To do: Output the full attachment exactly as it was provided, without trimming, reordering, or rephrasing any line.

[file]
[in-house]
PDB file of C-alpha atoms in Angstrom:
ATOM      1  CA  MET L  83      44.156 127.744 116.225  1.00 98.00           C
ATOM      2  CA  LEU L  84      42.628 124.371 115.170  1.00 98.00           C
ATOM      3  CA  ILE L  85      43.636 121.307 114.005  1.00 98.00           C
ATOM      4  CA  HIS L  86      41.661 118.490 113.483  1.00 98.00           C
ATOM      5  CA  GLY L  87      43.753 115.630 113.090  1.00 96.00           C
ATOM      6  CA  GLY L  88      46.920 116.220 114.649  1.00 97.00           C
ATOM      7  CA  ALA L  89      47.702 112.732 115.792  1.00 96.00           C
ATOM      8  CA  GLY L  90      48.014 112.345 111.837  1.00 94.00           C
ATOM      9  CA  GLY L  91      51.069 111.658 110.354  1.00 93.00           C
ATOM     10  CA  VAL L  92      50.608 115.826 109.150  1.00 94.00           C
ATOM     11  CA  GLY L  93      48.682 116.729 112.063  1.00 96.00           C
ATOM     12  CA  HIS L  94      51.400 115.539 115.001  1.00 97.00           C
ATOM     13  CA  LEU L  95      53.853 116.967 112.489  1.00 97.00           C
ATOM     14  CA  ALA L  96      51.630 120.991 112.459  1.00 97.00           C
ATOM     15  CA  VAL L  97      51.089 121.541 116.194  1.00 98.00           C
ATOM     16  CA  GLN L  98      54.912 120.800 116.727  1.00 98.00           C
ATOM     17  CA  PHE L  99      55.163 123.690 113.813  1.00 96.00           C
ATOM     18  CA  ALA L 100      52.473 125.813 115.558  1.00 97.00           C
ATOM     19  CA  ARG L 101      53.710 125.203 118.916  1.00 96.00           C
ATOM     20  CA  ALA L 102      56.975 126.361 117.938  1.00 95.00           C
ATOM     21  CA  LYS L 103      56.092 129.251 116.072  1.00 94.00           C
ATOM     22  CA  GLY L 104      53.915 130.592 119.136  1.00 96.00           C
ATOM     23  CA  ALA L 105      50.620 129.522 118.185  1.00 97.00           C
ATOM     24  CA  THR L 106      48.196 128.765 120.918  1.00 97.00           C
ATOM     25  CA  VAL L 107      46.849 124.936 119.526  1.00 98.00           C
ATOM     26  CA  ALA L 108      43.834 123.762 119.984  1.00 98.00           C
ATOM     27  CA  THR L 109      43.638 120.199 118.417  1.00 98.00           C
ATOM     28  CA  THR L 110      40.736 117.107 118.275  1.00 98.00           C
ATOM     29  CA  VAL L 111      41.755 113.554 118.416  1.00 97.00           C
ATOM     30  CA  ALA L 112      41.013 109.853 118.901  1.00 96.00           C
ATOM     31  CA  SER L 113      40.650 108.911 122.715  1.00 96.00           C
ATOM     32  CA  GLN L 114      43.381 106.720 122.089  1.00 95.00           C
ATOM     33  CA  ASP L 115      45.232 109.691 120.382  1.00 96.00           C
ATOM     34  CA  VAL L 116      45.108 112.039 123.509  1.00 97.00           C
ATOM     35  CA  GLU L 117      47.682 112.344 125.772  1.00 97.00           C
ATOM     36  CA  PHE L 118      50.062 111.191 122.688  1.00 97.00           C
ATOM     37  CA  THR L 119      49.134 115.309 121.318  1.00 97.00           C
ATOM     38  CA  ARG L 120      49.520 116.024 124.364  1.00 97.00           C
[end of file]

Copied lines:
[in-house]
PDB file of C-alpha atoms in Angstrom:
ATOM      1  CA  MET L  83      44.156 127.744 116.225  1.00 98.00           C
ATOM      2  CA  LEU L  84      42.628 124.371 115.170  1.00 98.00           C
ATOM      3  CA  ILE L  85      43.636 121.307 114.005  1.00 98.00           C
ATOM      4  CA  HIS L  86      41.661 118.490 113.483  1.00 98.00           C
ATOM      5  CA  GLY L  87      43.753 115.630 113.090  1.00 96.00           C
ATOM      6  CA  GLY L  88      46.920 116.220 114.649  1.00 97.00           C
ATOM      7  CA  ALA L  89      47.702 112.732 115.792  1.00 96.00           C
ATOM      8  CA  GLY L  90      48.014 112.345 111.837  1.00 94.00           C
ATOM      9  CA  GLY L  91      51.069 111.658 110.354  1.00 93.00           C
ATOM     10  CA  VAL L  92      50.608 115.826 109.150  1.00 94.00           C
ATOM     11  CA  GLY L  93      48.682 116.729 112.063  1.00 96.00           C
ATOM     12  CA  HIS L  94      51.400 115.539 115.001  1.00 97.00           C
ATOM     13  CA  LEU L  95      53.853 116.967 112.489  1.00 97.00           C
ATOM     14  CA  ALA L  96      51.630 120.991 112.459  1.00 97.00           C
ATOM     15  CA  VAL L  97      51.089 121.541 116.194  1.00 98.00           C
ATOM     16  CA  GLN L  98      54.912 120.800 116.727  1.00 98.00           C
ATOM     17  CA  PHE L  99      55.163 123.690 113.813  1.00 96.00           C
ATOM     18  CA  ALA L 100      52.473 125.813 115.558  1.00 97.00           C
ATOM     19  CA  ARG L 101      53.710 125.203 118.916  1.00 96.00           C
ATOM     20  CA  ALA L 102      56.975 126.361 117.938  1.00 95.00           C
ATOM     21  CA  LYS L 103      56.092 129.251 116.072  1.00 94.00           C
ATOM     22  CA  GLY L 104      53.915 130.592 119.136  1.00 96.00           C
ATOM     23  CA  ALA L 105      50.620 129.522 118.185  1.00 97.00           C
ATOM     24  CA  THR L 106      48.196 128.765 120.918  1.00 97.00           C
ATOM     25  CA  VAL L 107      46.849 124.936 119.526  1.00 98.00           C
ATOM     26  CA  ALA L 108      43.834 123.762 119.984  1.00 98.00           C
ATOM     27  CA  THR L 109      43.638 120.199 118.417  1.00 98.00           C
ATOM     28  CA  THR L 110      40.736 117.107 118.275  1.00 98.00           C
ATOM     29  CA  VAL L 111      41.755 113.554 118.416  1.00 97.00           C
ATOM     30  CA  ALA L 112      41.013 109.853 118.901  1.00 96.00           C
ATOM     31  CA  SER L 113      40.650 108.911 122.715  1.00 96.00           C
ATOM     32  CA  GLN L 114      43.381 106.720 122.089  1.00 95.00           C
ATOM     33  CA  ASP L 115      45.232 109.691 120.382  1.00 96.00           C
ATOM     34  CA  VAL L 116      45.108 112.039 123.509  1.00 97.00           C
ATOM     35  CA  GLU L 117      47.682 112.344 125.772  1.00 97.00           C
ATOM     36  CA  PHE L 118      50.062 111.191 122.688  1.00 97.00           C
ATOM     37  CA  THR L 119      49.134 115.309 121.318  1.00 97.00           C
ATOM     38  CA  ARG L 120      49.520 116.024 124.364  1.00 97.00           C